When it was announced last year that Shepard Fairey’s traveling solo show Supply and Demand would stop at Cincinnati’s Contemporary Arts Center, it immediately seemed a masterstroke for the museum. Once it opens Friday (continuing through Aug. 22), we’ll see if the attendance and community interest live up to expectations.
As intelligent and beautiful as recent CAC exhibitions by Anri Sala and C. Spencer Yeh have been, they have also been challenging — asking us to stretch how we engage with and consider art. Sala works predominately with videos, Yeh with sound.
In contrast, Fairey is an increasingly recognizable name working in popular, accessible imagery. The 40-year-old Los Angeles-based artist, trained at prestigious Rhode Island School of Design and has become one of the most well-known “street artists” for appropriating images from mass media — from wrestler/actor Andre the Giant to our President — for use on stickers and posters that carry strong, sometimes-political, graffiti-style messages.
“Street art is my way of participating in democracy,” Fairey says during a phone interview with CityBeat. “I express my political viewpoint with pictures, art and taglines. A lot of people feel powerless. They think that they can’t do anything to meaningfully participate in the cultural dialogue. Street art shows that on a very limited budget, you actually can.”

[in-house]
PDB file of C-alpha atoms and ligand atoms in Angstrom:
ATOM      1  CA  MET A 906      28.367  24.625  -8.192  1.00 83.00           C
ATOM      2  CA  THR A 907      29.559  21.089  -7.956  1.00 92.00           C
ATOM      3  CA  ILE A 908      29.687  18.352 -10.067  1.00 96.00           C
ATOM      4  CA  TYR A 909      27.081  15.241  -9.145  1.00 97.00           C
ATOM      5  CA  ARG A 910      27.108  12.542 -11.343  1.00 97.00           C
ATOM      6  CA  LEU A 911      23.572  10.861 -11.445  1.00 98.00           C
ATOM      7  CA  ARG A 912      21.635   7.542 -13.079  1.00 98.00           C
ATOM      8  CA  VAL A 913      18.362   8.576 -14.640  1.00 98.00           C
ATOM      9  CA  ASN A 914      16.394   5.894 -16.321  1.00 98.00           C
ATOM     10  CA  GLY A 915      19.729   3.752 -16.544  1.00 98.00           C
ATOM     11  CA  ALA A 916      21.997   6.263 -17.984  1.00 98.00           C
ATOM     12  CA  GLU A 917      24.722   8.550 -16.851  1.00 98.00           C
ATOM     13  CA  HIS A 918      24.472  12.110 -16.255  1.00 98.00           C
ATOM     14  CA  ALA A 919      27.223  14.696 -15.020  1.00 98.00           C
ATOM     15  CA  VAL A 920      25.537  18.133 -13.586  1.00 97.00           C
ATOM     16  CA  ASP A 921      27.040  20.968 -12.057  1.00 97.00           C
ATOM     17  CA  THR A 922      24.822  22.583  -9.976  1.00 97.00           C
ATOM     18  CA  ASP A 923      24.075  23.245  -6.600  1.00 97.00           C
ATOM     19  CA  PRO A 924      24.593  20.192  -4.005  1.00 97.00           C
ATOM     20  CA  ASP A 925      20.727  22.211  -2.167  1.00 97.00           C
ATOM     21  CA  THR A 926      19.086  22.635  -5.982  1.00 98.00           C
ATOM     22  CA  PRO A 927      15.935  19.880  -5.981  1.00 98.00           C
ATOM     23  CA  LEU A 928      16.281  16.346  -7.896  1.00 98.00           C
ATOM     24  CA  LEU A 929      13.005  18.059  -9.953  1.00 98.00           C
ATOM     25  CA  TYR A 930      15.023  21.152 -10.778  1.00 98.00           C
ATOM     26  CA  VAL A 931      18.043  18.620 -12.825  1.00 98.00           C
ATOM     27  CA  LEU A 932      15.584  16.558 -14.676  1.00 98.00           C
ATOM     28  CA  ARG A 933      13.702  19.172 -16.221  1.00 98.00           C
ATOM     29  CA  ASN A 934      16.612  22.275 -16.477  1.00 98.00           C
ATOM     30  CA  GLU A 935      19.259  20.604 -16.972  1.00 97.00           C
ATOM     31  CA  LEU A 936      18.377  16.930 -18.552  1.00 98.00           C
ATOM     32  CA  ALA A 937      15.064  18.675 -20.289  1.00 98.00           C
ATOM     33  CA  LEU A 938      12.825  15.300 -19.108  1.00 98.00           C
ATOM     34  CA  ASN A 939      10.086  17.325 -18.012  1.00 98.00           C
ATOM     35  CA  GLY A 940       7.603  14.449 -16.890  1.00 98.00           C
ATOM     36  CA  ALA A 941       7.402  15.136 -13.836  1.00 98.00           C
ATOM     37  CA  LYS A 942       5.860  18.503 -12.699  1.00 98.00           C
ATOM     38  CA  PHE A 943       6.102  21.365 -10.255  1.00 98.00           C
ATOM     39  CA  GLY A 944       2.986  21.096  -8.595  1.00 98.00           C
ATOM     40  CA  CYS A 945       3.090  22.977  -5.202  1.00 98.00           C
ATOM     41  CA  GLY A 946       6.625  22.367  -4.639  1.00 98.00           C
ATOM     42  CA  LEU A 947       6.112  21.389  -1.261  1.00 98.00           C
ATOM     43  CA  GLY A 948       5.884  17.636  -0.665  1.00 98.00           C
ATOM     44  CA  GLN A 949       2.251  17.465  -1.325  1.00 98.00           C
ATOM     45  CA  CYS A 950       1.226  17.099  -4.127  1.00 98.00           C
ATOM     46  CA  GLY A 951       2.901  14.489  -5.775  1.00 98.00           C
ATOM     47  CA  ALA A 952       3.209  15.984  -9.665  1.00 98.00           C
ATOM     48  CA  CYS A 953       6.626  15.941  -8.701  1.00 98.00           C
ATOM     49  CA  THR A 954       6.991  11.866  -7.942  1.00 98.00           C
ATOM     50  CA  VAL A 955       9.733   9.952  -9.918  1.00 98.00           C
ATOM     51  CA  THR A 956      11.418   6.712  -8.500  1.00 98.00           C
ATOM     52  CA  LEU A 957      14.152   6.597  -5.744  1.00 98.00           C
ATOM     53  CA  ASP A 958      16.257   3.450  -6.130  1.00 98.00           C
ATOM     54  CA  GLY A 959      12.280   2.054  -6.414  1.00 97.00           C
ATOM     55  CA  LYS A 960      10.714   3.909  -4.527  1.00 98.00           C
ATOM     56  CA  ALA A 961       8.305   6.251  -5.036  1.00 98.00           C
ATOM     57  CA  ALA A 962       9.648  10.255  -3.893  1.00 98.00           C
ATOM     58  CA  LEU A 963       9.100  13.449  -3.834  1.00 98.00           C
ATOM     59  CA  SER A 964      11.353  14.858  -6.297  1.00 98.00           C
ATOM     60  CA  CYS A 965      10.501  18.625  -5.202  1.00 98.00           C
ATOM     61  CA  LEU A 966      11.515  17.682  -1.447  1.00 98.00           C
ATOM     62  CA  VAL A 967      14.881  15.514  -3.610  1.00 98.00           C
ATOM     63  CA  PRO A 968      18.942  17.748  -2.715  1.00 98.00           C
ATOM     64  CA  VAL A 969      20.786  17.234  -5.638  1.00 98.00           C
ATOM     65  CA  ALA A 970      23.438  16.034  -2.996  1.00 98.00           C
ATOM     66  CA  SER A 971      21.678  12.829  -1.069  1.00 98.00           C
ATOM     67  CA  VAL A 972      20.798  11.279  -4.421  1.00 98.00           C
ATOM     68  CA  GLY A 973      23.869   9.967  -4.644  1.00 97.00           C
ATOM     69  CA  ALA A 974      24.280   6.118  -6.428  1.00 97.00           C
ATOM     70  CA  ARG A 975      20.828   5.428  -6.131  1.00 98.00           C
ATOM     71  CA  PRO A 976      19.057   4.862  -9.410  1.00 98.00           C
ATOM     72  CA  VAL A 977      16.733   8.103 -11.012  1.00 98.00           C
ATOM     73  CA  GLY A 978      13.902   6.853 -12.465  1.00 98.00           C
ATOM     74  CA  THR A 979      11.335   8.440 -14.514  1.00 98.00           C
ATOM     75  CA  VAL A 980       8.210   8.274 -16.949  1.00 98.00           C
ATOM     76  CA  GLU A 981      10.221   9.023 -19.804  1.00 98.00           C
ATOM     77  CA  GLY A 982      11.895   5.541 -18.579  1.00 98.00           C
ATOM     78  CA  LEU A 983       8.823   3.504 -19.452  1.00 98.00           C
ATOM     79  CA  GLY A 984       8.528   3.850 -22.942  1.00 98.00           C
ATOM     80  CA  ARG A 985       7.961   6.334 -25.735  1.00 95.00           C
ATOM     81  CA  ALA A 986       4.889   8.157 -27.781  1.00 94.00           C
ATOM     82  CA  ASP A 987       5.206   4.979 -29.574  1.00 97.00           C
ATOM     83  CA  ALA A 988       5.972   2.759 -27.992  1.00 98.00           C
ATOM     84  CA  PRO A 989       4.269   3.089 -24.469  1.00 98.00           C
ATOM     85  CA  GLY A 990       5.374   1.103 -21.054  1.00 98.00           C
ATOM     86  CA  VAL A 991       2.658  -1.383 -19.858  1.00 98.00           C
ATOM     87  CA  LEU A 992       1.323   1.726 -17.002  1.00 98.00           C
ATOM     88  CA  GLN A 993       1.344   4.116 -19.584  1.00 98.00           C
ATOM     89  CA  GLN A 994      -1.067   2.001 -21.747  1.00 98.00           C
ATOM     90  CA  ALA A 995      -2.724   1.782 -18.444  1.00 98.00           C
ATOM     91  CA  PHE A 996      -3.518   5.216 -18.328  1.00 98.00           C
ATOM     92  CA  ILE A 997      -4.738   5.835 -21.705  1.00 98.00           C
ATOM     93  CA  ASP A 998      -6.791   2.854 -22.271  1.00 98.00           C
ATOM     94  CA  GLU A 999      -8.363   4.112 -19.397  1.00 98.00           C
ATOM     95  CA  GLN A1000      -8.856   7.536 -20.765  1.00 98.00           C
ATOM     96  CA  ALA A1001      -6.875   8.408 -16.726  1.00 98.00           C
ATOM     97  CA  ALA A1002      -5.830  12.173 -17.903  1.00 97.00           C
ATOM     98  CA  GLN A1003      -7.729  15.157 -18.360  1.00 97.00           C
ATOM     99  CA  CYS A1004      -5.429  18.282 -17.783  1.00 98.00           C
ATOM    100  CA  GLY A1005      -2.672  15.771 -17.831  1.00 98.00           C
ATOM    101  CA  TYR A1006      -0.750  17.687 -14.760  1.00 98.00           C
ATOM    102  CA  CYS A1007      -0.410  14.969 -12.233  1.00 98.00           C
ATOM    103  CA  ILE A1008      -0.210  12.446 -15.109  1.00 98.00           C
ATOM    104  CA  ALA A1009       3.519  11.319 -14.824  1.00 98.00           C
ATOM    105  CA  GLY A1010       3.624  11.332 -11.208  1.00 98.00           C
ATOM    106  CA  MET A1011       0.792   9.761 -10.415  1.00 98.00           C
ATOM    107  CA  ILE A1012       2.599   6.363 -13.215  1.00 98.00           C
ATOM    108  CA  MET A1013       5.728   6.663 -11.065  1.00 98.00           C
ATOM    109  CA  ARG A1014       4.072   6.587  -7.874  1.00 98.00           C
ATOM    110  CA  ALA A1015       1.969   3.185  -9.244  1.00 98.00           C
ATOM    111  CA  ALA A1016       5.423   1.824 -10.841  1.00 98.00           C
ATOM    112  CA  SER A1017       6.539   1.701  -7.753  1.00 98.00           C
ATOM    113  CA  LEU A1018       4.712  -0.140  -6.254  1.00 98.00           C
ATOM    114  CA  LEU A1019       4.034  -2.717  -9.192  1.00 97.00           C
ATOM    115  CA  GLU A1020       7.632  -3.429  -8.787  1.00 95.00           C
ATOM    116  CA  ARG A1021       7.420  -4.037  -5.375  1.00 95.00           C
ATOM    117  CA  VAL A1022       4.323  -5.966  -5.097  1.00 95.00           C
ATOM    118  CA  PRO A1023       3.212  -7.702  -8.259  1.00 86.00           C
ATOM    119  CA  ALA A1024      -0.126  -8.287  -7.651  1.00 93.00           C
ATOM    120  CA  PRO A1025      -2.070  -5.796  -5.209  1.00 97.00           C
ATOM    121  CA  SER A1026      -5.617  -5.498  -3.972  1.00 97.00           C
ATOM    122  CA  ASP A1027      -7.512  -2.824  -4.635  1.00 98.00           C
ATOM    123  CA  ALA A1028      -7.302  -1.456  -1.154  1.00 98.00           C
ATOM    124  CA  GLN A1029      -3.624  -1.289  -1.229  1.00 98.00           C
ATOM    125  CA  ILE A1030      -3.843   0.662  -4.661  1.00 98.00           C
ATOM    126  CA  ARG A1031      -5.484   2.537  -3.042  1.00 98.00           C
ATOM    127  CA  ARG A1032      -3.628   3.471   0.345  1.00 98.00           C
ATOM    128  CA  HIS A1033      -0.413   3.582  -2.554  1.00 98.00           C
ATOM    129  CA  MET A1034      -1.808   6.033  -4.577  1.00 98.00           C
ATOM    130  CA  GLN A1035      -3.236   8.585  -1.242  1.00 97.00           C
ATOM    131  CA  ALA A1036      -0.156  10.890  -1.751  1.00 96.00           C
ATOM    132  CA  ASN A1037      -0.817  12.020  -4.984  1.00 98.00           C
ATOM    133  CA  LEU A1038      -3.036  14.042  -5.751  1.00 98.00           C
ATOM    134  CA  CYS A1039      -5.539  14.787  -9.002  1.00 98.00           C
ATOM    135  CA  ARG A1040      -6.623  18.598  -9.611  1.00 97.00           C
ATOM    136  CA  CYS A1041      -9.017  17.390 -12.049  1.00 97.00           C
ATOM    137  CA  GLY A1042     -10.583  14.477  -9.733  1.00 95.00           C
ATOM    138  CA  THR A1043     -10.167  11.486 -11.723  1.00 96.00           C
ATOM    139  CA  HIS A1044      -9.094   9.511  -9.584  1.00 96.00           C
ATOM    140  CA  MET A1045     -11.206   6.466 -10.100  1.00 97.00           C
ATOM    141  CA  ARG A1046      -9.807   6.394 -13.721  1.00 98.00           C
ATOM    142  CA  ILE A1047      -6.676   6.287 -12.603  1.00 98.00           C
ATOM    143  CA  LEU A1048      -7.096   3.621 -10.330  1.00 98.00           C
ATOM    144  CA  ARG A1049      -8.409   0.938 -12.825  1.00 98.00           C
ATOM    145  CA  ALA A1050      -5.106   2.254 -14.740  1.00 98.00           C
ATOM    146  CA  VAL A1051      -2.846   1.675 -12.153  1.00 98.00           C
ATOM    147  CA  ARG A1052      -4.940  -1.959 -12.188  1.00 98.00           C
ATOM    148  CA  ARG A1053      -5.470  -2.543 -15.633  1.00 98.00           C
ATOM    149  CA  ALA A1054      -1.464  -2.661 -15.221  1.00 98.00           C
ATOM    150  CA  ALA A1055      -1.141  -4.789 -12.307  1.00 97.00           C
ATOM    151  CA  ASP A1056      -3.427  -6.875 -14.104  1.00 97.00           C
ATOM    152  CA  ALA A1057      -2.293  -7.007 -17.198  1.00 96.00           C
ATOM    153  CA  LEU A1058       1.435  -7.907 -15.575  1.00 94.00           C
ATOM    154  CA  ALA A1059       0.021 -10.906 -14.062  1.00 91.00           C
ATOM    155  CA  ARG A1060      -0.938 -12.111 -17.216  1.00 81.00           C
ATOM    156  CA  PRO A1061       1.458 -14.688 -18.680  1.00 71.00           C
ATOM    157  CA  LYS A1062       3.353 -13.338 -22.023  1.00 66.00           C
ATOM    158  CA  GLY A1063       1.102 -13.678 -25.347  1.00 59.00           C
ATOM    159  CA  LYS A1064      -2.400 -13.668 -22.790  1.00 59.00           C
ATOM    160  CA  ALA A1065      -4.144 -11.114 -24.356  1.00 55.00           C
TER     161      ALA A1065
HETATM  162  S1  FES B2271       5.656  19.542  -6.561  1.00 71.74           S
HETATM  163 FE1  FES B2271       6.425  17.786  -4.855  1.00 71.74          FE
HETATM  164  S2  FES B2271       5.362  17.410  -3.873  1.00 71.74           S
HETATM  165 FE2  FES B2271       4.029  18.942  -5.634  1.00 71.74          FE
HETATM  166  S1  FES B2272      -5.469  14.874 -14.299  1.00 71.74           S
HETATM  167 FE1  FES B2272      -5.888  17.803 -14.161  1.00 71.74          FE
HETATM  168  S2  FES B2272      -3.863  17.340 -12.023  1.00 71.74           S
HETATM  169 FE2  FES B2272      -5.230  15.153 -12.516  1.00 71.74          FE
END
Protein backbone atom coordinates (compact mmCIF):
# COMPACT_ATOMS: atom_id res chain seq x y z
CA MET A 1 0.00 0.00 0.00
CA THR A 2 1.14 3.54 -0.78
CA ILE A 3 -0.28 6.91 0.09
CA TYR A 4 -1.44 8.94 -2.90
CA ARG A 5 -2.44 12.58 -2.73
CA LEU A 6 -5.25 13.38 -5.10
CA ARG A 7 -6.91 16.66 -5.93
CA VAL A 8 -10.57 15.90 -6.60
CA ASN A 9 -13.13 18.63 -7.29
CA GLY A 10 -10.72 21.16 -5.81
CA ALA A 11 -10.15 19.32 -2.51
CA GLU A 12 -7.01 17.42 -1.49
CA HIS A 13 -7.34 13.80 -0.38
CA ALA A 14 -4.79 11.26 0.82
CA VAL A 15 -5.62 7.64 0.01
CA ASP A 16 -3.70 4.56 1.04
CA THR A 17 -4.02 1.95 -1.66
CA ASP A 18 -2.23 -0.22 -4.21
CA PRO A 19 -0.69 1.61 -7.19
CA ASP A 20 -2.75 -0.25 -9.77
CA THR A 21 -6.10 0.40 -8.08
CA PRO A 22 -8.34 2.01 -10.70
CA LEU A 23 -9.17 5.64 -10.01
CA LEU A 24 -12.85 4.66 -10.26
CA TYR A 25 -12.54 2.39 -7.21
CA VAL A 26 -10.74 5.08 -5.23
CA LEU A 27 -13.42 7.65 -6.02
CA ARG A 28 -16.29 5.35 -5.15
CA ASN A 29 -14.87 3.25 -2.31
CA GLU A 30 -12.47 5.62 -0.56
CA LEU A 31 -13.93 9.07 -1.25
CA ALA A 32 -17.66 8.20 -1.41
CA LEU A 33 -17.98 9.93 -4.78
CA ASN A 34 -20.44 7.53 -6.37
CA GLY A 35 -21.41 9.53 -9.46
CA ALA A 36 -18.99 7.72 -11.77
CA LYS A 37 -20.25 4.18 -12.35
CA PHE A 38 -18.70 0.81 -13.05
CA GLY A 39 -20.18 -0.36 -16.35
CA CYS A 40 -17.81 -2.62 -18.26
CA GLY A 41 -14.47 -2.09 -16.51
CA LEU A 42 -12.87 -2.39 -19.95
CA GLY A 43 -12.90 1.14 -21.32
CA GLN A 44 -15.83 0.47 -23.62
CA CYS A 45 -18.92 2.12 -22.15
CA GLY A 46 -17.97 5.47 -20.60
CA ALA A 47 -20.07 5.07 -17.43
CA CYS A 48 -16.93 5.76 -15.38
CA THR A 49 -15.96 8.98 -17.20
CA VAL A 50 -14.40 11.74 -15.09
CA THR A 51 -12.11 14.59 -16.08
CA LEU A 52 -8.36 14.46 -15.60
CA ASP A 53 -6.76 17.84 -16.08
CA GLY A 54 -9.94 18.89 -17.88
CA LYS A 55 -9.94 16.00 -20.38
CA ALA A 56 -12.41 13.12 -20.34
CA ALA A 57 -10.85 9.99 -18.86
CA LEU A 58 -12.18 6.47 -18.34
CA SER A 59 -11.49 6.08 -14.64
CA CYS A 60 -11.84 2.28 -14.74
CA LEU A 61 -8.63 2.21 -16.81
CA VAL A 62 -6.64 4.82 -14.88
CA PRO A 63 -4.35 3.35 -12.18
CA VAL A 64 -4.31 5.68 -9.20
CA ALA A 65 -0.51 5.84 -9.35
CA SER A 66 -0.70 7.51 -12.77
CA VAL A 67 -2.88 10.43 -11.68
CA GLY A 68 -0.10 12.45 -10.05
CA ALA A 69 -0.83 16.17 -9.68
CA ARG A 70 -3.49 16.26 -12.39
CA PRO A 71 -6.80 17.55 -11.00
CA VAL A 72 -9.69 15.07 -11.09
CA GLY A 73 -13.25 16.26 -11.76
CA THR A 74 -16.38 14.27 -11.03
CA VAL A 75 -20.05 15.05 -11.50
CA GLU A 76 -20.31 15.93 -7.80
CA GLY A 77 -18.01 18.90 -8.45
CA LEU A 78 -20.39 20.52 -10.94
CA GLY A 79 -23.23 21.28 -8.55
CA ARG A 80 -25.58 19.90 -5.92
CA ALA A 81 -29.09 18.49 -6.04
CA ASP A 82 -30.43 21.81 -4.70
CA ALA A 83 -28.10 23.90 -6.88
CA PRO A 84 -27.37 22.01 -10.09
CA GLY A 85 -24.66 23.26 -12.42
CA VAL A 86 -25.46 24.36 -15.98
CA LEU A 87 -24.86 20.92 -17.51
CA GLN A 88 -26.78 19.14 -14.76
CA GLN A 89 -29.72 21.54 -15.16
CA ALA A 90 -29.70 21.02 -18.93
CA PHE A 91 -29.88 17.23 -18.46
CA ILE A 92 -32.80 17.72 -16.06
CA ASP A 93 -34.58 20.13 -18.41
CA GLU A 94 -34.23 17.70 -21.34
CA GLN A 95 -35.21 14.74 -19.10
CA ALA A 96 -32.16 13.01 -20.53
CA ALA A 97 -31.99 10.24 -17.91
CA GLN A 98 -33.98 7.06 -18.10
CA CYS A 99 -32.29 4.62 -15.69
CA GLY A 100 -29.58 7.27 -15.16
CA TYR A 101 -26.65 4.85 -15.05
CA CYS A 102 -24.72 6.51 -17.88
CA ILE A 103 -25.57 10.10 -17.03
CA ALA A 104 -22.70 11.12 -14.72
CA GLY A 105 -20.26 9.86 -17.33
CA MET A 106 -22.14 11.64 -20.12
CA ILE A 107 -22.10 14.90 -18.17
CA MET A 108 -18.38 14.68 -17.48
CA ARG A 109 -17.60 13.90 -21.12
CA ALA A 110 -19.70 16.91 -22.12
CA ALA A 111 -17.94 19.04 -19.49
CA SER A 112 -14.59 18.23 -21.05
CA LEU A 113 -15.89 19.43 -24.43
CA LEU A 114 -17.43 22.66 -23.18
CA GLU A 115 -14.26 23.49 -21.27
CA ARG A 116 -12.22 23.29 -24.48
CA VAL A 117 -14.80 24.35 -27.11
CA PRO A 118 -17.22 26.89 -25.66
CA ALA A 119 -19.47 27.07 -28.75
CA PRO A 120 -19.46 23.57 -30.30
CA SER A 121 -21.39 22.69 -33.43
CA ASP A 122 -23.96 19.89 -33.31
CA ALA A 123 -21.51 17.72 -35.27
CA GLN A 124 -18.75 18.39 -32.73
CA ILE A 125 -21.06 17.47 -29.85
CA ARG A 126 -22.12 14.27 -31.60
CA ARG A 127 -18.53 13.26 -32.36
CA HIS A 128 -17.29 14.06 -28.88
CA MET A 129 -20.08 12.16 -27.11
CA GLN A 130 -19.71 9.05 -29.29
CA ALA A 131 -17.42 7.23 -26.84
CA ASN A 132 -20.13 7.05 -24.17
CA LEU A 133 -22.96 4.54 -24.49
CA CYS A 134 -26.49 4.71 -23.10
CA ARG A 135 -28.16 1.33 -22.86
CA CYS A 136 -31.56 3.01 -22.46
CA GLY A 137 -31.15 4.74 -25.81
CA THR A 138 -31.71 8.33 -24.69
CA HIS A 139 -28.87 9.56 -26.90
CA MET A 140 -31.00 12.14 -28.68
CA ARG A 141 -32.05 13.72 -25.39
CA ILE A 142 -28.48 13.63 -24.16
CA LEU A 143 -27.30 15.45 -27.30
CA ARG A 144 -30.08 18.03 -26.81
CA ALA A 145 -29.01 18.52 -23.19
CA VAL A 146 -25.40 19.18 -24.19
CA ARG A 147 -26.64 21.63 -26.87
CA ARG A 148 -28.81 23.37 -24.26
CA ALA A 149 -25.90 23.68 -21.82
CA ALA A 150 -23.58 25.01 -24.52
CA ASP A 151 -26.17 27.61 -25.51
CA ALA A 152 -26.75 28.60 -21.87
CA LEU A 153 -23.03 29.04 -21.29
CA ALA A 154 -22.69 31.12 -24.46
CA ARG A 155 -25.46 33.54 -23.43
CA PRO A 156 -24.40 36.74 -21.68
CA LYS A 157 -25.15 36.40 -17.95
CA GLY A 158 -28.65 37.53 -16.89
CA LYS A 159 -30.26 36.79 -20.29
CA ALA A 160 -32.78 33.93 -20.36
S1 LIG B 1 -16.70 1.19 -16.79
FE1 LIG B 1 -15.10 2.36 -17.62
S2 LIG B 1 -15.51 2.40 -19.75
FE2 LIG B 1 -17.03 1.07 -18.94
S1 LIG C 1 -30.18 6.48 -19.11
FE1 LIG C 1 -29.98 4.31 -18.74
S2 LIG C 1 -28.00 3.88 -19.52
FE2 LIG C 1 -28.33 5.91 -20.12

Fairey already has a following here, strengthening the potential popularity of his exhibition. His work was very well received in the CAC’s 2004 group exhibition Beautiful Losers, which gathered recent contemporary work that drew inspiration from street art and skateboarding culture.
Since then, the artist and illustrator has become even more ubiquitous as the creator of the wildly popular “Obama HOPE” poster. But he currently finds himself in the middle of a legal dispute, because he used without permission an Associated Press photograph of Obama as a reference for the red, white and blue posters that were widely distributed during Obama’s successful presidential campaign. As a result, he's in the middle of a lawsuit.
He believes what he did constitutes fair use.
“I think it’s very important for me to fight for the rights of artists and exercise my political speech with images,” he says. “All artists’ political speech (will be) far more limited … if we lose this case. I’m worried for the generation of artists coming up that don’t have the resources to license photographs or arrange photo shoots. They are going to be very limited in the kind of art they can make from references. Warhol, Rauschenberg, Barbara Kruger — all favorites of mine — are (artists) who I emulated. If the people who look up to me are told, ‘He did it this way, but you can’t,’ I don’t think that’s a good thing for art or political dialogue on so many different levels.”